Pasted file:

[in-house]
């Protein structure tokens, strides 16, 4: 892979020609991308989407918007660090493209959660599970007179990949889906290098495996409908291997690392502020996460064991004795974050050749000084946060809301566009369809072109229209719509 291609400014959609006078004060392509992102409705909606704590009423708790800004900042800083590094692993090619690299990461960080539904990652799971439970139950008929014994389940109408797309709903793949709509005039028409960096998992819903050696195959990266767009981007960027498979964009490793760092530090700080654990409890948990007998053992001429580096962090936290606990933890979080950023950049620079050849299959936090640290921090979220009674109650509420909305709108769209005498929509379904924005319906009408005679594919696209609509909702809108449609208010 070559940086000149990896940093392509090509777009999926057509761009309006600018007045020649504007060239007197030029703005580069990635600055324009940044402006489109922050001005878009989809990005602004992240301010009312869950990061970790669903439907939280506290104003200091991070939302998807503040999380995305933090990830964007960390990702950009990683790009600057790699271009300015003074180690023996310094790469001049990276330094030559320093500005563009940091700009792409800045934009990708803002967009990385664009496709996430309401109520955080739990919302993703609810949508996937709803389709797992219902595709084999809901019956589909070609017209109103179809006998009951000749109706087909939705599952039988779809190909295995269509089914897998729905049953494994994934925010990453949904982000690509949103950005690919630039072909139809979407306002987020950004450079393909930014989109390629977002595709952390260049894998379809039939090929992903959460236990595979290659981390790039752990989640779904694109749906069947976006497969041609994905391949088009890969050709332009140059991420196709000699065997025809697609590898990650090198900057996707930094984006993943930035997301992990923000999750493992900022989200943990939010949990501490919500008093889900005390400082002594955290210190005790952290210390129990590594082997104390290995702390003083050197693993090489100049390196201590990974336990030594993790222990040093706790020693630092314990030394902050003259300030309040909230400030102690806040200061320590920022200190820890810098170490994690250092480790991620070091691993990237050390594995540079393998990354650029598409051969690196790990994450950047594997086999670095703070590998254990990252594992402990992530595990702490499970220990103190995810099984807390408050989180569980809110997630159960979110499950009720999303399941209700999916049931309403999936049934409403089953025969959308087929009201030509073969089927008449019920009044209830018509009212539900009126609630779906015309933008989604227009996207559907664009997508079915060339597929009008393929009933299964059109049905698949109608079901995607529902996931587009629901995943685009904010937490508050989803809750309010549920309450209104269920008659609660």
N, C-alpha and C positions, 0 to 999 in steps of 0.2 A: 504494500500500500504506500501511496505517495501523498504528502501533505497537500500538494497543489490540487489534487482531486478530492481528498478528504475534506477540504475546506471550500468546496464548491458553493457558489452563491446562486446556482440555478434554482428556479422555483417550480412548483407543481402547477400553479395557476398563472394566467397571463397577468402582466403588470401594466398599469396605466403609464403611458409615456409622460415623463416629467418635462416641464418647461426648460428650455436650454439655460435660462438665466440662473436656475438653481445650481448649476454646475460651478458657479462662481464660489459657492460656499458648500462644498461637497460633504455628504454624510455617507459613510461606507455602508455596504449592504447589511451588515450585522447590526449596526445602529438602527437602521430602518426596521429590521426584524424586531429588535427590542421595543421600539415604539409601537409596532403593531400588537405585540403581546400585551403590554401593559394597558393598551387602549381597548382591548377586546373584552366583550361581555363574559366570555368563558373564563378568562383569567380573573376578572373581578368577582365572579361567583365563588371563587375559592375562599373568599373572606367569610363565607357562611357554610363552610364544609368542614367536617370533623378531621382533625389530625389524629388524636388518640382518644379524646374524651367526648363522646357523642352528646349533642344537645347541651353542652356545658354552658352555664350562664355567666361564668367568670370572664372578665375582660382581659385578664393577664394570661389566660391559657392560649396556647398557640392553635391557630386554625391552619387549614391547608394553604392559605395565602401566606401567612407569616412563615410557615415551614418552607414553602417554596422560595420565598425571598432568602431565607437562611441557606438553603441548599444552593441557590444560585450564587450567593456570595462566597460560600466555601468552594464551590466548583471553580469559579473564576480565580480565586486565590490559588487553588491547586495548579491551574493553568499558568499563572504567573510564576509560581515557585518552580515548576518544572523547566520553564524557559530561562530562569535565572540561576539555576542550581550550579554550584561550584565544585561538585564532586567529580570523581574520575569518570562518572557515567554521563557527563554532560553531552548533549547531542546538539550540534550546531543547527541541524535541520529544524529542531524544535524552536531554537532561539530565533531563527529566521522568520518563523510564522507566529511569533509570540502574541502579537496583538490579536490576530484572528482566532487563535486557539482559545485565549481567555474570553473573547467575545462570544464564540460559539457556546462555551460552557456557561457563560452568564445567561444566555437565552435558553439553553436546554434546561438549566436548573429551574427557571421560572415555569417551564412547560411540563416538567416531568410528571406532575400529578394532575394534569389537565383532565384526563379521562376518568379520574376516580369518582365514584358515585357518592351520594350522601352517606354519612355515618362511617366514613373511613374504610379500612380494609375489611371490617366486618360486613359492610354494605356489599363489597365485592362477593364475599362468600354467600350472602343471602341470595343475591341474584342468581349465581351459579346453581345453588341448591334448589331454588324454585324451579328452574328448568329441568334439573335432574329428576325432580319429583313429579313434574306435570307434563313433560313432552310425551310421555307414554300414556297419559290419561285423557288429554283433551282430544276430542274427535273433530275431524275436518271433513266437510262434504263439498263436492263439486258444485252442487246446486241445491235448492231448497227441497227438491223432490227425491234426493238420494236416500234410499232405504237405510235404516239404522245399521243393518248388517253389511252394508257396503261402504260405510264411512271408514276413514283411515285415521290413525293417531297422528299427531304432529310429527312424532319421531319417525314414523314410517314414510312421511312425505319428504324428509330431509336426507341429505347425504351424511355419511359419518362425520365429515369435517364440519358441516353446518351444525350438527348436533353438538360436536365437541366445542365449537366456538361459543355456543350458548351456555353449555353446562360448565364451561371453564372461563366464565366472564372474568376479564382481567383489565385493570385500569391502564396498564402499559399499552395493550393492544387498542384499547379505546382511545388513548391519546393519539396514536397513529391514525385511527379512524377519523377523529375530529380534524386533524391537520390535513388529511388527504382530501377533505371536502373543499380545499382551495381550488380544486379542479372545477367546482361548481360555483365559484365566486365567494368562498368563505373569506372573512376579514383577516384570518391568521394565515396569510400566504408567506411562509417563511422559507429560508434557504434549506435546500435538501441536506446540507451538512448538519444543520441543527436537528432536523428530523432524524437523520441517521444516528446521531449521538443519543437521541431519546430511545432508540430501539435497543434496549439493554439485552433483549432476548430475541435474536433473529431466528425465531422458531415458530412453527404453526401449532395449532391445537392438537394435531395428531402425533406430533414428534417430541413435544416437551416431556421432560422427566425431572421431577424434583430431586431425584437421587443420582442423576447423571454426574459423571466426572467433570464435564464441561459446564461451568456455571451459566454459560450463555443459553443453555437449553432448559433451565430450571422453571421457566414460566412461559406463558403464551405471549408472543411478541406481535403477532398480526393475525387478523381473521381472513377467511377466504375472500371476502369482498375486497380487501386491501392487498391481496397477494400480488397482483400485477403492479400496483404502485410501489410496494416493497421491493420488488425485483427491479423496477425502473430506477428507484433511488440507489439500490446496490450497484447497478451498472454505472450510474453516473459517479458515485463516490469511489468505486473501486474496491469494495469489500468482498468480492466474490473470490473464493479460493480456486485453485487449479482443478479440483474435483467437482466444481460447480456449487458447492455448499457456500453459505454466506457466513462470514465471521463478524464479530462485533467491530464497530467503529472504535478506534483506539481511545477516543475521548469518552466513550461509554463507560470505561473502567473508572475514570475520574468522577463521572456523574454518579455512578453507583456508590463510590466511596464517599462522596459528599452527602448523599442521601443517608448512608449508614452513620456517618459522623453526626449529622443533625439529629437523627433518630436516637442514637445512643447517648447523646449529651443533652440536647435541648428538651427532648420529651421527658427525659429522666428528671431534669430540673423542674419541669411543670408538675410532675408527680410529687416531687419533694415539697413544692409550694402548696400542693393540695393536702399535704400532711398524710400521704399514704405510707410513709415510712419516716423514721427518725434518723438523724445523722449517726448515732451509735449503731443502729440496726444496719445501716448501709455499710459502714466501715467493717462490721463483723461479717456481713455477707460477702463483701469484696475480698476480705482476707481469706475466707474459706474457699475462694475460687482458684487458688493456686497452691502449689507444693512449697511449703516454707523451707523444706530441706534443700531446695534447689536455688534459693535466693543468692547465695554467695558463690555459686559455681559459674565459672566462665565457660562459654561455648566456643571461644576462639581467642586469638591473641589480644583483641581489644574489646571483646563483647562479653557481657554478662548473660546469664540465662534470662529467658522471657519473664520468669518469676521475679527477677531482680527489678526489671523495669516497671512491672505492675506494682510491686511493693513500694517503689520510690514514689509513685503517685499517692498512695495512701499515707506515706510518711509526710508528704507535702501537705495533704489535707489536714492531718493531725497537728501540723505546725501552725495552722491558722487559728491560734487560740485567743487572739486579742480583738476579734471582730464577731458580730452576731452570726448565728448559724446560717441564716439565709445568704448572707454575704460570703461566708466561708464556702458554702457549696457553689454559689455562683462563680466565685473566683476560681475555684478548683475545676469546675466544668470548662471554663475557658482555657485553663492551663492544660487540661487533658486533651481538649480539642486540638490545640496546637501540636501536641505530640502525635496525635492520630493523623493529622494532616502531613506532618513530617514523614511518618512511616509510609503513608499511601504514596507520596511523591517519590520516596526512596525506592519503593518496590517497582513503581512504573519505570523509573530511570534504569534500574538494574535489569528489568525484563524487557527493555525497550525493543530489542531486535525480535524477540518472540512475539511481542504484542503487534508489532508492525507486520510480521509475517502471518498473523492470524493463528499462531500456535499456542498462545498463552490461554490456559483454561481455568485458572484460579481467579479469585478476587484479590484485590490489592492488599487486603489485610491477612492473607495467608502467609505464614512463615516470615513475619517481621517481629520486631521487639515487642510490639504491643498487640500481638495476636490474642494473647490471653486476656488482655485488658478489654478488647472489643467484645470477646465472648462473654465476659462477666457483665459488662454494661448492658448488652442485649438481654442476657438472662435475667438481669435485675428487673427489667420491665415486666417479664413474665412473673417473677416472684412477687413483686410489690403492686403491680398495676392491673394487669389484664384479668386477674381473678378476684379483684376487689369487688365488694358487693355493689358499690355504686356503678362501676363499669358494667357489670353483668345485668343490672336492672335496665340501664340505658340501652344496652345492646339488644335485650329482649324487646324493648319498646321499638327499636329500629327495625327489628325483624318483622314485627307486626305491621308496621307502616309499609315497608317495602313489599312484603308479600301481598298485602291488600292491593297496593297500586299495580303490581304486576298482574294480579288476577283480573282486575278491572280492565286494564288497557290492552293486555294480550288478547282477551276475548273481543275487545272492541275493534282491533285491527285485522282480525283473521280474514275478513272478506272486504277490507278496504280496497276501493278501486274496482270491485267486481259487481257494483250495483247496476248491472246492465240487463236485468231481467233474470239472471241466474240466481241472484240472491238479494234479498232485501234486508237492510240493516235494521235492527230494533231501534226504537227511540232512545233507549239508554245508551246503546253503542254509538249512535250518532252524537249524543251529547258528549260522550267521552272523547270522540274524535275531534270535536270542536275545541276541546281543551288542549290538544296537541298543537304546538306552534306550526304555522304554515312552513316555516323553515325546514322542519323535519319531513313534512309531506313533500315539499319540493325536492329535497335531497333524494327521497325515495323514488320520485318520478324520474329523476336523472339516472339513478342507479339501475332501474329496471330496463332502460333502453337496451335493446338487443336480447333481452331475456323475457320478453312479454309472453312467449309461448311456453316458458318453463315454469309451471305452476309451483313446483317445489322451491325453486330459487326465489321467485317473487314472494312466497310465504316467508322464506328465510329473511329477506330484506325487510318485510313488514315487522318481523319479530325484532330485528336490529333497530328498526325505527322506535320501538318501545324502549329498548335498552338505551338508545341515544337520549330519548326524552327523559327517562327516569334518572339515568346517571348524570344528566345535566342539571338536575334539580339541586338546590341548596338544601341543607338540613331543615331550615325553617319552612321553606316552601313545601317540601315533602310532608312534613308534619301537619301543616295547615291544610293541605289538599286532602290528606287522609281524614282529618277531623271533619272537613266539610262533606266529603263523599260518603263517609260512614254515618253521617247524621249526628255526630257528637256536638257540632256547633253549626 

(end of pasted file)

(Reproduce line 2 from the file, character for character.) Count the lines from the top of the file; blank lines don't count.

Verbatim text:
């Protein structure tokens, strides 16, 4: 892979020609991308989407918007660090493209959660599970007179990949889906290098495996409908291997690392502020996460064991004795974050050749000084946060809301566009369809072109229209719509 291609400014959609006078004060392509992102409705909606704590009423708790800004900042800083590094692993090619690299990461960080539904990652799971439970139950008929014994389940109408797309709903793949709509005039028409960096998992819903050696195959990266767009981007960027498979964009490793760092530090700080654990409890948990007998053992001429580096962090936290606990933890979080950023950049620079050849299959936090640290921090979220009674109650509420909305709108769209005498929509379904924005319906009408005679594919696209609509909702809108449609208010 070559940086000149990896940093392509090509777009999926057509761009309006600018007045020649504007060239007197030029703005580069990635600055324009940044402006489109922050001005878009989809990005602004992240301010009312869950990061970790669903439907939280506290104003200091991070939302998807503040999380995305933090990830964007960390990702950009990683790009600057790699271009300015003074180690023996310094790469001049990276330094030559320093500005563009940091700009792409800045934009990708803002967009990385664009496709996430309401109520955080739990919302993703609810949508996937709803389709797992219902595709084999809901019956589909070609017209109103179809006998009951000749109706087909939705599952039988779809190909295995269509089914897998729905049953494994994934925010990453949904982000690509949103950005690919630039072909139809979407306002987020950004450079393909930014989109390629977002595709952390260049894998379809039939090929992903959460236990595979290659981390790039752990989640779904694109749906069947976006497969041609994905391949088009890969050709332009140059991420196709000699065997025809697609590898990650090198900057996707930094984006993943930035997301992990923000999750493992900022989200943990939010949990501490919500008093889900005390400082002594955290210190005790952290210390129990590594082997104390290995702390003083050197693993090489100049390196201590990974336990030594993790222990040093706790020693630092314990030394902050003259300030309040909230400030102690806040200061320590920022200190820890810098170490994690250092480790991620070091691993990237050390594995540079393998990354650029598409051969690196790990994450950047594997086999670095703070590998254990990252594992402990992530595990702490499970220990103190995810099984807390408050989180569980809110997630159960979110499950009720999303399941209700999916049931309403999936049934409403089953025969959308087929009201030509073969089927008449019920009044209830018509009212539900009126609630779906015309933008989604227009996207559907664009997508079915060339597929009008393929009933299964059109049905698949109608079901995607529902996931587009629901995943685009904010937490508050989803809750309010549920309450209104269920008659609660």